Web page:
Since its inception in 1984, the Behavioral Science Training in Drug Abuse Research Program (BST) has become one of the nation's largest NRSA training programs specializing in behavioral science research on drug abuse, AIDS, and crime. The BST program has trained 149 predoctoral and postdoctoral trainees-with nearly half of them being racial/ethnic minorities. This application requests authorization to maintain the current levels of appointments (7 postdoctoral and 9 predoctoral trainees) during each of Years 26 to 30. The BST program operates in a quasi-academic environment and is operated by three collaborating institutions: Medical and Health Research Association of New York City, Inc. (MHRA), the grant administrator;National Development and Research Institutes, Inc. (NDRI), the training site;and the Mailman School of Public Health (MSPH) at Columbia University, the university affiliate. Dr. Bruce D. Johnson directs a core faculty of 46 leading researchers from MHRA, NDRI, and MSPH, who provide highly structured and rigorous training for BST trainees. The mission of the BST program is to prepare behavioral scientists, especially racial/ethnic minorities, for careers in drug abuse research and allied fields. This is accomplished by (1) recruiting and appointing promising scientists, about half from minority backgrounds, for traineeships;(2) providing advanced training in substantive topics and theory, research methods and practices, and the ethical conduct of research;and (3) mentoring and advising trainees. In addition to a variety of weekly seminars and workshops, trainees participate regularly in supervised research-ample opportunities exist on well over 200 Federal grants/contracts of BST core faculty-and they conduct their own independent research. This application includes two new features: a strengthened, required grant writing workshop, and an interdisciplinary training component in biobehavioral research. The BST program's long-standing success is evident in the significant contributions of 137 graduates (including 43 predoctoral trainees who have received their doctorates, with 9 in progress) and 14 current fellows. Many former trainees have distinguished themselves through their research and publications-the number of publications by current and former BST trainees is estimated at over 1,000. BST trainees have received as Pis 22 grants from NIH, been Co-investigators on more than 40 NIH-funded projects, and obtained over 80 grants from other Federal, state, and private funding sources.

Agency
National Institute of Health (NIH)
Institute
National Institute on Drug Abuse (NIDA)
Type
Institutional National Research Service Award (T32)
Project #
5T32DA007233-30
Application #
8449276
Study Section
Special Emphasis Panel (ZDA1-EXL-T (04))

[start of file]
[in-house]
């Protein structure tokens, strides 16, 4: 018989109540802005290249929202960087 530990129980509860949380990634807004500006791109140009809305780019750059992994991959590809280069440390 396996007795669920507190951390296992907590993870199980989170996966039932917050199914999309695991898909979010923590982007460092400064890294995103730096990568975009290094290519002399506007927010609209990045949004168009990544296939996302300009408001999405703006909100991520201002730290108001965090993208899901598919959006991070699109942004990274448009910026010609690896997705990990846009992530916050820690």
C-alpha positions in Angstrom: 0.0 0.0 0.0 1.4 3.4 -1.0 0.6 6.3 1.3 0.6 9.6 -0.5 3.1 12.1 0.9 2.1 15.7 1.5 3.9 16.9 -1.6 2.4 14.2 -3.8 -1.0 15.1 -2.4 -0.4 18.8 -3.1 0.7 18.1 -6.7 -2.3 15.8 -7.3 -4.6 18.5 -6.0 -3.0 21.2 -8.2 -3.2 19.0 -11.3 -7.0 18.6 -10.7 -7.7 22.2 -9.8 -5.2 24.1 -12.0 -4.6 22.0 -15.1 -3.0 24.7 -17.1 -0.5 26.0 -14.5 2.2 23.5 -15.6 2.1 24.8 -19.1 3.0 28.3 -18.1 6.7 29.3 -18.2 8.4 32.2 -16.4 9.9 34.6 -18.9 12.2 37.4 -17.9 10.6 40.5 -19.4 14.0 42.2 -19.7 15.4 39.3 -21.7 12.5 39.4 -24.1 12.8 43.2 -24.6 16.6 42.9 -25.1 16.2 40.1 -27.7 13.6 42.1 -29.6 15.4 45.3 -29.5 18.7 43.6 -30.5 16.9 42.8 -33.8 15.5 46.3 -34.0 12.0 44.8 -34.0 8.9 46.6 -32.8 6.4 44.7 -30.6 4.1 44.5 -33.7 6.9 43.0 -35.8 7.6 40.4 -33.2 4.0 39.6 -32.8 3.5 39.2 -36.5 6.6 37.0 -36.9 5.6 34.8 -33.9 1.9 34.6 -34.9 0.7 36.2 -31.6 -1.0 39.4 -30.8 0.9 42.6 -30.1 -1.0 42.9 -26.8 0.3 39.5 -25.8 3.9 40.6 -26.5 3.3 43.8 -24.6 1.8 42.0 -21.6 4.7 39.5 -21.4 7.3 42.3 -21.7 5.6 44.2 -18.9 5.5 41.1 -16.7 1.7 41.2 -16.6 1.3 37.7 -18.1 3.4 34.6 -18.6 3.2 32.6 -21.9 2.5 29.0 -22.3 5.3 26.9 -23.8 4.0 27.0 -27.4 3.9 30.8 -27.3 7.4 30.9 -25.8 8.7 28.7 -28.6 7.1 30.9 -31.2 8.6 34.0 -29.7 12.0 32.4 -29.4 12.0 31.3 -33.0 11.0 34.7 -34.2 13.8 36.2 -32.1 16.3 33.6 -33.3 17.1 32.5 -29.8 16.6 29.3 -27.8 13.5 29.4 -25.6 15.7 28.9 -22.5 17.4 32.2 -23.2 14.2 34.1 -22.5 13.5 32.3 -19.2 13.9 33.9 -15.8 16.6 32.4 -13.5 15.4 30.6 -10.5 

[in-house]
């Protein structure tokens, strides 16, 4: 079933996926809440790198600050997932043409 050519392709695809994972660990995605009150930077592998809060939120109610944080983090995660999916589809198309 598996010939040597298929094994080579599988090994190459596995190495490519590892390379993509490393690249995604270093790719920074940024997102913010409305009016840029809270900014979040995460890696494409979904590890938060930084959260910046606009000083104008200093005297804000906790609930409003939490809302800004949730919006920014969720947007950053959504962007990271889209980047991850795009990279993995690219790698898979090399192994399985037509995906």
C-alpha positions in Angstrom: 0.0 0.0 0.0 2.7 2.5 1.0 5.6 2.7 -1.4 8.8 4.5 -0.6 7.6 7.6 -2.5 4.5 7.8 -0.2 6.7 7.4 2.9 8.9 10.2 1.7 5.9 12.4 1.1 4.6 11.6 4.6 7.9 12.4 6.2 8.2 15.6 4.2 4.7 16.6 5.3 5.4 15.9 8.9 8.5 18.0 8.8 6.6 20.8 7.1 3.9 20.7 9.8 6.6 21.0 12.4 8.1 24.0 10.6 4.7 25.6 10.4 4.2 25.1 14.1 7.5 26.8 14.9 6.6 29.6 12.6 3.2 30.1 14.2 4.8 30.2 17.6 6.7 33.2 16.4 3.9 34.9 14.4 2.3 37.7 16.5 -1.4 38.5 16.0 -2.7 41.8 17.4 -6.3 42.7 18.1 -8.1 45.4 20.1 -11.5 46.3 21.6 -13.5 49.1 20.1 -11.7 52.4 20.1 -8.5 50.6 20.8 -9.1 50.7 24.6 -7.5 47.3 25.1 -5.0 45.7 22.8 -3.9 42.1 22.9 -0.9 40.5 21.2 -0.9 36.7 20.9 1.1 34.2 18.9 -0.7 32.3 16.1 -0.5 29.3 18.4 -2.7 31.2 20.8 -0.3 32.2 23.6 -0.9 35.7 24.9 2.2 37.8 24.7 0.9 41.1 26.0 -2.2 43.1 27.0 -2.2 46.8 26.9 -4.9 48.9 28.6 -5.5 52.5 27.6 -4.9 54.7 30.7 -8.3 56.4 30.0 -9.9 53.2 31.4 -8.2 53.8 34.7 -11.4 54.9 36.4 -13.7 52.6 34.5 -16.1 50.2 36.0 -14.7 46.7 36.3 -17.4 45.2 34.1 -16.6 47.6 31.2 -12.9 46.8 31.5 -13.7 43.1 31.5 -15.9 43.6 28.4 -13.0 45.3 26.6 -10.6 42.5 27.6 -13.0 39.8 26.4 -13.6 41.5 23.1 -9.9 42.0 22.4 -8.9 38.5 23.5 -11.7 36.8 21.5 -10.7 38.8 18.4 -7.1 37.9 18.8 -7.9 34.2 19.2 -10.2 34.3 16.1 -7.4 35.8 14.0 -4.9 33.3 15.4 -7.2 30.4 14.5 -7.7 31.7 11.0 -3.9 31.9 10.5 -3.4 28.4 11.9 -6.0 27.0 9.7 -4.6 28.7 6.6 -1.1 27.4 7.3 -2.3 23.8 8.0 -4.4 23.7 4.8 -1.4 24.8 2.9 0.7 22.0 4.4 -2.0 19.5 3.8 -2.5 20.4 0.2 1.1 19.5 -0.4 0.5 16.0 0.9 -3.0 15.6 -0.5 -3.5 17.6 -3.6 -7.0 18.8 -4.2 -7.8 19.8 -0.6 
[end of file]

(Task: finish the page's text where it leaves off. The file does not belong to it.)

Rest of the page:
Program Officer
Lopez, Marsha
Project Start
1984-08-15
Project End
2014-06-30
Budget Start
2013-07-01
Budget End
2014-06-30
Support Year
30
Fiscal Year
2013
Total Cost
$848,908
Indirect Cost
$49,882
Name
Public Health Solutions
Department
Type
DUNS #
073278368
City
New York
State
NY
Country
United States
Zip Code
10013
Downing Jr, Martin J; Antebi, Nadav; Schrimshaw, Eric W (2014) Compulsive use of Internet-based sexually explicit media: Adaptation and validation of the Compulsive Internet Use Scale (CIUS). Addict Behav 39:1126-30
Downing Jr, Martin J; Schrimshaw, Eric W; Antebi, Nadav et al. (2014) Sexually explicit media on the internet: a content analysis of sexual behaviors, risk, and media characteristics in gay male adult videos. Arch Sex Behav 43:811-21
Schrimshaw, Eric W; Downing Jr, Martin J; Cohn, Daniel J et al. (2014) Conceptions of privacy and the non-disclosure of same-sex behaviour by behaviourally-bisexual men in heterosexual relationships. Cult Health Sex 16:351-65
Downing Jr, Martin J (2014) Perceived likelihood of HIV and sexually transmitted infection acquisition among men who have sex with men. J Assoc Nurses AIDS Care 25:98-102
Duncan, Alexandra; Melnick, Gerald; Ahmed, Rashid et al. (2014) Posttreatment drug use abstinence: does the majority program clientele matter? J Ethn Subst Abuse 13:185-208
Henning, April D (2014) (Self-)Surveillance, Anti-Doping, and Health in Non-Elite Road Running. Surveill Soc 11:494-507
Morton, Cory M; Simmel, Cassandra; Peterson, N Andrew (2014) Neighborhood alcohol outlet density and rates of child abuse and neglect: moderating effects of access to substance abuse services. Child Abuse Negl 38:952-61
Hoefinger, Heidi (2014) Gendered Motivations, Sociocultural Constraints, and Psychobehavioral Consequences of Transnational Partnerships in Cambodia. Stud Gend Sex 15:54-72
Deren, Sherry; Gelpí-Acosta, Camila; Albizu-García, Carmen E et al. (2014) Addressing the HIV/AIDS epidemic among Puerto Rican people who inject drugs: the need for a multiregion approach. Am J Public Health 104:2030-6
Friedman, Samuel R; West, Brooke S; Tempalski, Barbara et al. (2014) Do metropolitan HIV epidemic histories and programs for people who inject drugs and men who have sex with men predict AIDS incidence and mortality among heterosexuals? Ann Epidemiol 24:304-11

Showing the most recent 10 out of 121 publications